This really is a rambling topic and I’m slightly concerned that I’m advocating lying.
I don’t *think* I am, but well….I don’t know.
Perhaps I’m advocating minding your own beeswax? Living by the golden rule.
While I can be a “nosy neighbor” and enjoy a good gossip session, I don’t ever feel compelled to tell people how I think they should live their lives. I don’t care how many children a couple chooses to have. None or twelve. I don’t care and it’s not my business anyway. I would never tell someone to stop driving a gas guzzling SUV and likewise, I’d never tell someone their clown car looks utterly ridiculous.
The whole reason I started this post is because Caroline is honest. If she doesn’t want to play with a particular person or participate in a particular game, she’ll say no. I’m glad she’s not a pushover, but I’m also faced with the challenge of encouraging tactfulness.
How do you teach tact?
She’s not necessarily mean; she’s blunt. And offers no explanation. There isn’t a “no thanks, I’d rather _______ right now” or “I’d like to have a snack and then I’ll come out to play.”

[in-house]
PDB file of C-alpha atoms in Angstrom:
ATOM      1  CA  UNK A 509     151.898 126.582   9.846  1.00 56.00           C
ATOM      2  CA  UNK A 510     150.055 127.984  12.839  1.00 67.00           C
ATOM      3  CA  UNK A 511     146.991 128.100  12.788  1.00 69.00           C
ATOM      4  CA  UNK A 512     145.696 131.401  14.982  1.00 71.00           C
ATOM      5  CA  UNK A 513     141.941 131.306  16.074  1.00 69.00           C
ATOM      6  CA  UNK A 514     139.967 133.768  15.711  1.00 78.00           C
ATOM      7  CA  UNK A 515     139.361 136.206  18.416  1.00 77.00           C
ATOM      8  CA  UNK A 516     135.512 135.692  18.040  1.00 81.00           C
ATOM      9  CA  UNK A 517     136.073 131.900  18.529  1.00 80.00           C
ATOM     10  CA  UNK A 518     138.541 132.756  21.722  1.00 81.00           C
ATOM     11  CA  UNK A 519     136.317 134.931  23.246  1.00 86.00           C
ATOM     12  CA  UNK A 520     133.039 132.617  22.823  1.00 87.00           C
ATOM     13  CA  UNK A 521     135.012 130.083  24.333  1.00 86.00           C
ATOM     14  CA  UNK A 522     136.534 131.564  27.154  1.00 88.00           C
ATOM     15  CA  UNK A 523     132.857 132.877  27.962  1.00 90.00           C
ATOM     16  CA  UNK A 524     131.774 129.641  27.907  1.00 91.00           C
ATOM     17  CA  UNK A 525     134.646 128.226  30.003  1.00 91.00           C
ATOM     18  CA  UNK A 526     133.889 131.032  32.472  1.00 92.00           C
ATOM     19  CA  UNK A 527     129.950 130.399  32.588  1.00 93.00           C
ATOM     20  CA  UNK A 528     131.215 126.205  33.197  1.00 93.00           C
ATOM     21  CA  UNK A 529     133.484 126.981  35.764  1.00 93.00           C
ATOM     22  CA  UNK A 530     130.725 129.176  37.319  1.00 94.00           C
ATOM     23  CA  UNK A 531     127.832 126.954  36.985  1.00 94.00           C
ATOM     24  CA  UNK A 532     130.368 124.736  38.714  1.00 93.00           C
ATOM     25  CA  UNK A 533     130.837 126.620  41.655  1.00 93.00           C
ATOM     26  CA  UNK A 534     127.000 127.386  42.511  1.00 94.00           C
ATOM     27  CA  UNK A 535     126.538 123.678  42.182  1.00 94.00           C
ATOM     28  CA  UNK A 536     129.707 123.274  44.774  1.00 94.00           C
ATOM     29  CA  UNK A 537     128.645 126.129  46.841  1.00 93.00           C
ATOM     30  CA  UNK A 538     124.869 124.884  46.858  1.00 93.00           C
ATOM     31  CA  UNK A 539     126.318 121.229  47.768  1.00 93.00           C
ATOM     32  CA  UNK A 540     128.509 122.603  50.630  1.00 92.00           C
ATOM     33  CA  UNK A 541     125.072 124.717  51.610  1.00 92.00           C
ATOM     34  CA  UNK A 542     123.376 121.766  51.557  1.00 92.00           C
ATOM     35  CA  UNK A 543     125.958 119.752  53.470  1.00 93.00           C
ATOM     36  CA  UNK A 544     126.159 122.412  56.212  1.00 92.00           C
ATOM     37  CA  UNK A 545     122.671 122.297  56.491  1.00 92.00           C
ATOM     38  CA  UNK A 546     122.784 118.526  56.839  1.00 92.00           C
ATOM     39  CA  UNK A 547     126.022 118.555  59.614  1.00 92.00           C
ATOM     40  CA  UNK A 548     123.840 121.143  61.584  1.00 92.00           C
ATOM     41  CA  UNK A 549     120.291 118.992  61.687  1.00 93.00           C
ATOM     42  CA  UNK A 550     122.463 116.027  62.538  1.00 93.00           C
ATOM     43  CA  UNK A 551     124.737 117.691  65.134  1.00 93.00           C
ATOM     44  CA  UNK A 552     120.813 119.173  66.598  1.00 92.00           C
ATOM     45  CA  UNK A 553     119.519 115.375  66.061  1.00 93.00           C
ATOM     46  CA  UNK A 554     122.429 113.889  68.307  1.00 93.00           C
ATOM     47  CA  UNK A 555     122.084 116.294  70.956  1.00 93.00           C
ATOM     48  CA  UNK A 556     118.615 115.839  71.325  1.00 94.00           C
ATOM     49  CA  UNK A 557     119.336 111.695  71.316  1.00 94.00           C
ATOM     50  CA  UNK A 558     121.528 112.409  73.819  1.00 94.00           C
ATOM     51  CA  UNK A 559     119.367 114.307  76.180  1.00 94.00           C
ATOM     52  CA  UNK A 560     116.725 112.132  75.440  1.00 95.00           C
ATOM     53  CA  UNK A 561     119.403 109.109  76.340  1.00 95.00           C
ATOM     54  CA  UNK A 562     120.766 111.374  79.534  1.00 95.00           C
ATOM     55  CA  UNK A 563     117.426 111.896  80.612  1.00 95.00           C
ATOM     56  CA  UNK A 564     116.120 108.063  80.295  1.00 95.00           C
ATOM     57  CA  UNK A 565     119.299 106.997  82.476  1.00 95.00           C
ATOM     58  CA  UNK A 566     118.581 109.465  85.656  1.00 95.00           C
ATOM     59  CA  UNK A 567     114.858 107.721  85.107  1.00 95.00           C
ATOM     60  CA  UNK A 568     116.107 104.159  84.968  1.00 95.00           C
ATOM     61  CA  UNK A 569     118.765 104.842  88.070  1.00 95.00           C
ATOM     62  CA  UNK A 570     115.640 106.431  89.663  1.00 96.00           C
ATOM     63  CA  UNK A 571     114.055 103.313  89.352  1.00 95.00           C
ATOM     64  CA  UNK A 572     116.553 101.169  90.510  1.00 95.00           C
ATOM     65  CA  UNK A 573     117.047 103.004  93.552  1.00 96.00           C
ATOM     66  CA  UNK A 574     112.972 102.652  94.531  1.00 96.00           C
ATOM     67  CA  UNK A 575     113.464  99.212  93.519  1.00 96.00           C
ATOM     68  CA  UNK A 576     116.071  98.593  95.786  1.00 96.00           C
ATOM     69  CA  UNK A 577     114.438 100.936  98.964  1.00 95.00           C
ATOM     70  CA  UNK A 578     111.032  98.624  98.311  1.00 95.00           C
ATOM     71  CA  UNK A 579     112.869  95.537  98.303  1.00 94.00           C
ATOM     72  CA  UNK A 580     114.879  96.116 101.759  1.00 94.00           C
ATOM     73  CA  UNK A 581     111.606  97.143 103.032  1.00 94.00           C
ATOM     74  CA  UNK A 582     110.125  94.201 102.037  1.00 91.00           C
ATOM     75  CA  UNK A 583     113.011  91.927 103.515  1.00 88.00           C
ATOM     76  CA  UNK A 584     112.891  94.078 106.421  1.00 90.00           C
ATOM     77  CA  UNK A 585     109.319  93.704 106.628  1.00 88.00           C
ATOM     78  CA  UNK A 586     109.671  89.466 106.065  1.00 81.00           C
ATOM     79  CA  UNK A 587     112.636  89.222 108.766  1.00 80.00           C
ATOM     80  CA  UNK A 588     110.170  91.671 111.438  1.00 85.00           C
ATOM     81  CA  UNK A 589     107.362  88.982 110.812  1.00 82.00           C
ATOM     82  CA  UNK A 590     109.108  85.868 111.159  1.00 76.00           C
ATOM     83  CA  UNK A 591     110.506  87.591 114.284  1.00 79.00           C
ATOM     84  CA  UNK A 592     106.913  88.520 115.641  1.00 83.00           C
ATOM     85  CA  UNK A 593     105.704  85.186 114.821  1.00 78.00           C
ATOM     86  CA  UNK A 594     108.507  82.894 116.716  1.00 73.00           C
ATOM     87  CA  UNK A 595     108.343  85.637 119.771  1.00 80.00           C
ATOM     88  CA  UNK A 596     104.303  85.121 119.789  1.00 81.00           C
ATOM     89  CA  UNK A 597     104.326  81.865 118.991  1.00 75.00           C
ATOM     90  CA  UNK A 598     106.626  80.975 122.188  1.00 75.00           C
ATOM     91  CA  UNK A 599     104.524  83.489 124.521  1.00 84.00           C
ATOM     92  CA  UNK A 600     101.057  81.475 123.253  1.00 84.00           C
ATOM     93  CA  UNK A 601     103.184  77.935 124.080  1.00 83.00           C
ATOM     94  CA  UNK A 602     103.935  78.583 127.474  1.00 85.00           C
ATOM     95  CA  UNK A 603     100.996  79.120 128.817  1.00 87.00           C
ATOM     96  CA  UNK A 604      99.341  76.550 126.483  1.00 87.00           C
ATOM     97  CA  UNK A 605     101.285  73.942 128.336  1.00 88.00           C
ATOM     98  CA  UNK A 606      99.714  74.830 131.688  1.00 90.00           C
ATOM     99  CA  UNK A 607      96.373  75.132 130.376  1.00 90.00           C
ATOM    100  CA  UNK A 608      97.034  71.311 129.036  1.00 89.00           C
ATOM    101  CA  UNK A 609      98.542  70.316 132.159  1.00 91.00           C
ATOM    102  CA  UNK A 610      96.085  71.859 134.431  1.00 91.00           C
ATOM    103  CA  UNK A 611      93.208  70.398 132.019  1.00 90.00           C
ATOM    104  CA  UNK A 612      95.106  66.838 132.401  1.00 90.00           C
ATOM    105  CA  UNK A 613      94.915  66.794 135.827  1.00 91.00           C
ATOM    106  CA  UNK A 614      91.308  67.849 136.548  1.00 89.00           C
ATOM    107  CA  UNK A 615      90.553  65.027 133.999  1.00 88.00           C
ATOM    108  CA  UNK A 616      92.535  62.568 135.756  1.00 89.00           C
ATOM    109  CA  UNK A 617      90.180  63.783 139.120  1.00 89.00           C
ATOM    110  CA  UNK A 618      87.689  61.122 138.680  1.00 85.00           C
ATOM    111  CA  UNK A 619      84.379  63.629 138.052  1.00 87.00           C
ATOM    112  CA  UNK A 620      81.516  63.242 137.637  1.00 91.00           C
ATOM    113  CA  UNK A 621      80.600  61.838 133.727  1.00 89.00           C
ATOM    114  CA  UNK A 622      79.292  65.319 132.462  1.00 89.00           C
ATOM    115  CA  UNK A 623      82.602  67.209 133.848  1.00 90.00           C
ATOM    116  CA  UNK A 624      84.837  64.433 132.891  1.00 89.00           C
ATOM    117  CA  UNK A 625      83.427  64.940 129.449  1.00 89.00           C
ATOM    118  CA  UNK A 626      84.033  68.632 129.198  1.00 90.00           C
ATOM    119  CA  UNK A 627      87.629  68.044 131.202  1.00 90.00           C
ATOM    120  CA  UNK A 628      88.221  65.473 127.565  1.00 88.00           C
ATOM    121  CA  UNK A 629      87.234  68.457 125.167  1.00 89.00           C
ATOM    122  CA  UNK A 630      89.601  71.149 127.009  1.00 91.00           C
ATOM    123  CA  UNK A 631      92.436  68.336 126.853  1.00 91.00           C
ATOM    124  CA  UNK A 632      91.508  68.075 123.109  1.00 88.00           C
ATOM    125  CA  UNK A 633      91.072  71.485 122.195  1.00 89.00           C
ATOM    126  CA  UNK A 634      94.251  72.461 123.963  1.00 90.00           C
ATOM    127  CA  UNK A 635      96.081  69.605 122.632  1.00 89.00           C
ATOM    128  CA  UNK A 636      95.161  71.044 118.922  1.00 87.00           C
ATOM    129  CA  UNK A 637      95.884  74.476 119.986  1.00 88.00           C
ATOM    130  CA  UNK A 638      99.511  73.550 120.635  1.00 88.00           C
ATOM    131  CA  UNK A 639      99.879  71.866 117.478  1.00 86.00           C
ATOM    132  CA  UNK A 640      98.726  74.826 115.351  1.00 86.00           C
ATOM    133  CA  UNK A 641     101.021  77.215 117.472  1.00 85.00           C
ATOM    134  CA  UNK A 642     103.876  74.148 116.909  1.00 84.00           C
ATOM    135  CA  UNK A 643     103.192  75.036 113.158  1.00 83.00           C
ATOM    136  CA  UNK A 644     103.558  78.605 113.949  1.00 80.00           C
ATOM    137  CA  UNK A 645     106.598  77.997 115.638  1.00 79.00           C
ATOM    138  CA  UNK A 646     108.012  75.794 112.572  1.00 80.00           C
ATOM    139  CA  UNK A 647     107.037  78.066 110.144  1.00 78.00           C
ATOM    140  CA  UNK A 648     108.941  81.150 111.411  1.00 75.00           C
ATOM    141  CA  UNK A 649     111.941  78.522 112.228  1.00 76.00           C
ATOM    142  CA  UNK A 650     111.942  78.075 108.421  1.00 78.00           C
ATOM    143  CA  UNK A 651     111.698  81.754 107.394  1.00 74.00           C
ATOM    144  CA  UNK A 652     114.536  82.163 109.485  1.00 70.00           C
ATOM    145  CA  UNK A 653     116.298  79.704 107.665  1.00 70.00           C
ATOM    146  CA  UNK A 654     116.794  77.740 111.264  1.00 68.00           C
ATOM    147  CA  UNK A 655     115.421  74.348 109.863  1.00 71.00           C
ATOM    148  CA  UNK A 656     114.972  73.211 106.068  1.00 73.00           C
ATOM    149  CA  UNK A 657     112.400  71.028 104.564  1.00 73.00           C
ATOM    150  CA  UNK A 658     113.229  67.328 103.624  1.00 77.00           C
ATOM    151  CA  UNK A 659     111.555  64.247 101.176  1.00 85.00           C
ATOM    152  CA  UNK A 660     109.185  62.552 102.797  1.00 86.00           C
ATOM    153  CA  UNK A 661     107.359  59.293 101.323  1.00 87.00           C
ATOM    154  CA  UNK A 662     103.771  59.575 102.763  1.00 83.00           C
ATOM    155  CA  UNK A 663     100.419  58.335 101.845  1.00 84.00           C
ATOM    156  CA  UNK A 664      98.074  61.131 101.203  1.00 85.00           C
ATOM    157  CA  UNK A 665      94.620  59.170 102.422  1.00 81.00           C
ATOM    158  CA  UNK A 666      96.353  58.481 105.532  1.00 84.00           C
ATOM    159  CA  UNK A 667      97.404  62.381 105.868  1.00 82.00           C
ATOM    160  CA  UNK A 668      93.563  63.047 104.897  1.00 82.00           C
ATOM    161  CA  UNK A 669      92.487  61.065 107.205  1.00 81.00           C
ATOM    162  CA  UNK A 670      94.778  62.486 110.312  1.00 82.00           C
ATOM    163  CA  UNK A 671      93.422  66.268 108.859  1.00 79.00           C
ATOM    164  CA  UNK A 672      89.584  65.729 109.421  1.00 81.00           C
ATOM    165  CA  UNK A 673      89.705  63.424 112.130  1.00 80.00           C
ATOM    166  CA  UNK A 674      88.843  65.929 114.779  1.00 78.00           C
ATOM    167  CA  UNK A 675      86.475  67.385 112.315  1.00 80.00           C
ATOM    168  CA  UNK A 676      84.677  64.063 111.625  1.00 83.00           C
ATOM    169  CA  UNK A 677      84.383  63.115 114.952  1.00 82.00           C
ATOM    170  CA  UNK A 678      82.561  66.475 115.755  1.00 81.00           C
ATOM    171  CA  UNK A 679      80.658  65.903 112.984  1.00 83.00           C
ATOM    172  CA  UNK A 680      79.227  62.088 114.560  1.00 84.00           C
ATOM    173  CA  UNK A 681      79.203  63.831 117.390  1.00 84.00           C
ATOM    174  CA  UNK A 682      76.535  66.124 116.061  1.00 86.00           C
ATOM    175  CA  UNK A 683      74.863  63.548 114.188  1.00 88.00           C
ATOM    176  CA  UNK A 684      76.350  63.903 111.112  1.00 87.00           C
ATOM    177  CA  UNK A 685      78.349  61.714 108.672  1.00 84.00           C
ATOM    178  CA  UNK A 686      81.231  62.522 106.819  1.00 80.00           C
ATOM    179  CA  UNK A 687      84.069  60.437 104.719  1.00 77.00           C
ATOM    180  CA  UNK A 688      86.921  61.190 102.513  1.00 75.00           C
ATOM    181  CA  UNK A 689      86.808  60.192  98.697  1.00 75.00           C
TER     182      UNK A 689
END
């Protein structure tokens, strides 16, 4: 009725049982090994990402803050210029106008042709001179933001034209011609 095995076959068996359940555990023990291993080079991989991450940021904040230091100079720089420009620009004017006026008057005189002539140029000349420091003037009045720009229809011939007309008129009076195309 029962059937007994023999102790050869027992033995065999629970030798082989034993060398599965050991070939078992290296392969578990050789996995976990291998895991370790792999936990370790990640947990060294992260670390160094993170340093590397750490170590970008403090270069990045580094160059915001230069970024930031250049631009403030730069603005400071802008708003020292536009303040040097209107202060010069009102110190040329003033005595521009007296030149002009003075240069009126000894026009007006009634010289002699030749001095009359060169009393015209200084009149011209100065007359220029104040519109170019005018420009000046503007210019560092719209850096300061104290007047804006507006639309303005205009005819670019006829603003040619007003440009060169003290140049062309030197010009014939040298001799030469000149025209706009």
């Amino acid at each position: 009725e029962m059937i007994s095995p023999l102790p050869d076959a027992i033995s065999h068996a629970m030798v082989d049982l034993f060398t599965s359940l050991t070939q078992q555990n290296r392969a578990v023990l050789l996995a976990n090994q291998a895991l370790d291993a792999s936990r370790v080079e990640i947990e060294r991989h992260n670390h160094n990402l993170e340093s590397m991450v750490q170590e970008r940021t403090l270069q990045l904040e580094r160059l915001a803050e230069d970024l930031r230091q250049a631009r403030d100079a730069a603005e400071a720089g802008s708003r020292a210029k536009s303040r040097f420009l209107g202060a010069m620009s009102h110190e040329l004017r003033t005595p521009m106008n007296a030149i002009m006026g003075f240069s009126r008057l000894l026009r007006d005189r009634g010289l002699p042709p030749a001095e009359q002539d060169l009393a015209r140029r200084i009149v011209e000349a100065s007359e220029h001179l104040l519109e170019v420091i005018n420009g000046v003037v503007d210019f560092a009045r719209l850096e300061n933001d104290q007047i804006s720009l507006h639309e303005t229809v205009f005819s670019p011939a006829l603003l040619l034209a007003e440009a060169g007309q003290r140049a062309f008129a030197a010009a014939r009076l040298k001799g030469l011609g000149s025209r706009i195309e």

She says “no.”
No. And that’s it.
Usually I’ll give her a little hairy eyeball action and she’ll buck up and say “no thank you” but that is it. Short and sweet. Ever the peacemaker, I find myself chiming in and offering a little extra explanation, as to not offend the asker of the question. I probably should stay out of these conversations, but I’m compelled to make things better by a force far bigger and stronger than me. The make nice-nice force.
Caroline is so different then me. If she has a little tiff with a friend, it does not bother her. She just moves on and plays with someone else. I find myself more eaten up about it than her. That doesn’t bode well for the teenage years, does it? I suffered through my own tumultuous teens and now I have to do it again? I may be biased, but Caroline already seems to have a lot more going for her than I ever did, so maybe she’ll be one of the few girls who claim to have loved the high school years.
I’m having a hard time coming up with a way to wrap this up. I think it’s fair to say that we’re all egregiously sinful and I certainly don’t think I’m better than anyone because I’m not an in your face, tell it like it is person.
I just hope that with time Caroline will learn to be more tactful. I don’t want her to be a pushover, because that certainly hasn’t gotten me very far in life. I do, however, want her to consider the feelings of others. I guess it’s like any other life lesson kids learn. When they’re two and you ask them to share, they cry as if they think they’ll never get their toy back. As they age, they lighten up and start to understand sharing. Even at age seven, we still have conversations about sharing and being a gracious host, but overall I think we’re heading in the right direction.
Perhaps the tact lesson just happens a little later in life.
With any luck she’ll learn tact, tooth brushing without splattering the mirror and the importance of having a clean face all at the same time.